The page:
In the Brothers Grimm’s 1812 fairy tale, Snow White breaks into the seven dwarfs’ home, happily nibbles away on their supplies, and then simply bunks down. No excuses. At first, the dwarfs wail a bit, but then they quickly settle into the new situation and head back to the mine for some more drudgery. Back then, dwarfs hadn’t unionized yet.
In the 1937 Disney movie Snow White and the Seven Dwarfs, the heroine arrives at the dwarfs’ home and digs right into some serious house-cleaning. That’s Disney for you: emancipation? We’ll get to that later – much, much later. However, a housewife’s life doesn’t quite satisfy our princess: As soon as the dwarfs are gone for more ore mining, she drops some apple-flavored crystal meth, and then hits the sack to wait for a knight in shining armor who says, „Wow, aren’t you looking gorgeous! You wanna have the lead role in my upcoming remake of Snow White? The name’s Harvey, by the way. Harvey Weinstein.“ Or whatever it is princes are fond of saying.
Cut to 2018: In the digital age, Snow White isn’t a king’s child, but a child of the internet. So she doesn’t even have to break into and enter the dwarfs’ home to raid their fridge: Our hacker princess simply breaks her notebook open and enters her user name, HaXrPrince$$. (In fairy tales, hacker names always have to include plays on words and numbers, it’s a spell by the evil hacker witch.)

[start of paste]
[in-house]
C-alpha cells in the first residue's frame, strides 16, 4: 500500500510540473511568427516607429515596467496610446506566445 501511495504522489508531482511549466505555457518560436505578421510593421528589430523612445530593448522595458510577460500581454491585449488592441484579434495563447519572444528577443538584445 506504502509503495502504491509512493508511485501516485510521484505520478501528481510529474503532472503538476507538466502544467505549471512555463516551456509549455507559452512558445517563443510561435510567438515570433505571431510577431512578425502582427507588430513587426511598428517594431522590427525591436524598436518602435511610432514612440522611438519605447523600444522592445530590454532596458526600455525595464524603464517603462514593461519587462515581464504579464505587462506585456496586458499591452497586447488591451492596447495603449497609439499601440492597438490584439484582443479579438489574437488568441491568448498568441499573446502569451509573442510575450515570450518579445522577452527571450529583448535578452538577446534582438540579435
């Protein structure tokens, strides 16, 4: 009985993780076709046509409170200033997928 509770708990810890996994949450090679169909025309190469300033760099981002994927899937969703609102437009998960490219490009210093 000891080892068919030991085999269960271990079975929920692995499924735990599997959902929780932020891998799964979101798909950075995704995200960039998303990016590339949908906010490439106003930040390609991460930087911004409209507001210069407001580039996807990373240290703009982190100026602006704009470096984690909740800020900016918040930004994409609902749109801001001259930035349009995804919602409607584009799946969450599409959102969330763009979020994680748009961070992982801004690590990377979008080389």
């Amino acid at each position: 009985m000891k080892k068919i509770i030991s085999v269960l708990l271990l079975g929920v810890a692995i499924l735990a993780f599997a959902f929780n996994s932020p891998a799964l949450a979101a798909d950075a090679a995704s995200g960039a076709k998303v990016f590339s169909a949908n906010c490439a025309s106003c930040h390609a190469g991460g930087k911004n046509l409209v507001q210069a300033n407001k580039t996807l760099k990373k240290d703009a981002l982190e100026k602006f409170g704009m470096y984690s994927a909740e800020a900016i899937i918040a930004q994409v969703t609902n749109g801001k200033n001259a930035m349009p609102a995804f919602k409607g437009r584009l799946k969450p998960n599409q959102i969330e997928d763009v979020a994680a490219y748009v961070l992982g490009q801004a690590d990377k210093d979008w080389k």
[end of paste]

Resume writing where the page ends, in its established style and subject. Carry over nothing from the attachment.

Using enchanted, obscured paths, HaXrPrince$$ then explores her target: the website of the “Farfaraway Dwarf Observer”. She exploits a Dwarf Observer server vulnerability to turn the dwarf-observing site into a cryptojacking site. “Cryptojacking”, while sounding like something a hacker named CryptoJack would do, is a made-up word made up from “hijacking” and “crypto-mining” (meaning: mining – actually: calculating – digital coins such as Bitcoins): Once a dwarf surfs to the Dwarf Observer, evil malware puts a spell on their browser and makes their computer mine crypto coins for the princess.
For, in digital fairy tales, treasure troves are magically created by making computers solve very, very hard math problems: witchcraft turns coal into electricity, and then into gold. With Bitcoins, this requires very, very much compute power – a spell chanted by the evil math witch: Mining puts the computer under so much strain that it will huff and puff, and go up in flames. This is why our princess doesn’t make the dwarf PCs mine Bitcoins, as this would require 7,000 ore-mining dwarfs, and maybe even more mining dwarfs, with giant dwarf computers. So she rather picks an easier-to-bewitch currency: Moneros. (In fairy tales, coins always have to have real silly names, due to yet another witch’s spell.)
HaXrPrince$$ has written her cryptojacking malware quite warily: It lurks in secret, stealing dwarf PC power in tiny little bits and pieces only. So the dwarfs wail: “Oh, how slow-moving my surfing suddenly is! And oh, how quickly my PC fans will spring to action!” They wonder: “Who’s been eating from my browser cookies?” But then they just shrug their shoulders and, always in good spirits, “Hi-ho! Hi-ho!”, keep going back into the crypto-mine.
This is how HaXrPrince$$ defeats the evil math witch and becomes hacker queen. She then takes her golden treasure and spends it on two new tattoos: “HaXr” on her right-hand knuckles, and on her left-hand knuckles, “Q33n”. (Yes, that spell applies to tattoos, too.) And the seven dwarfs? They, of course, mined happily ever after.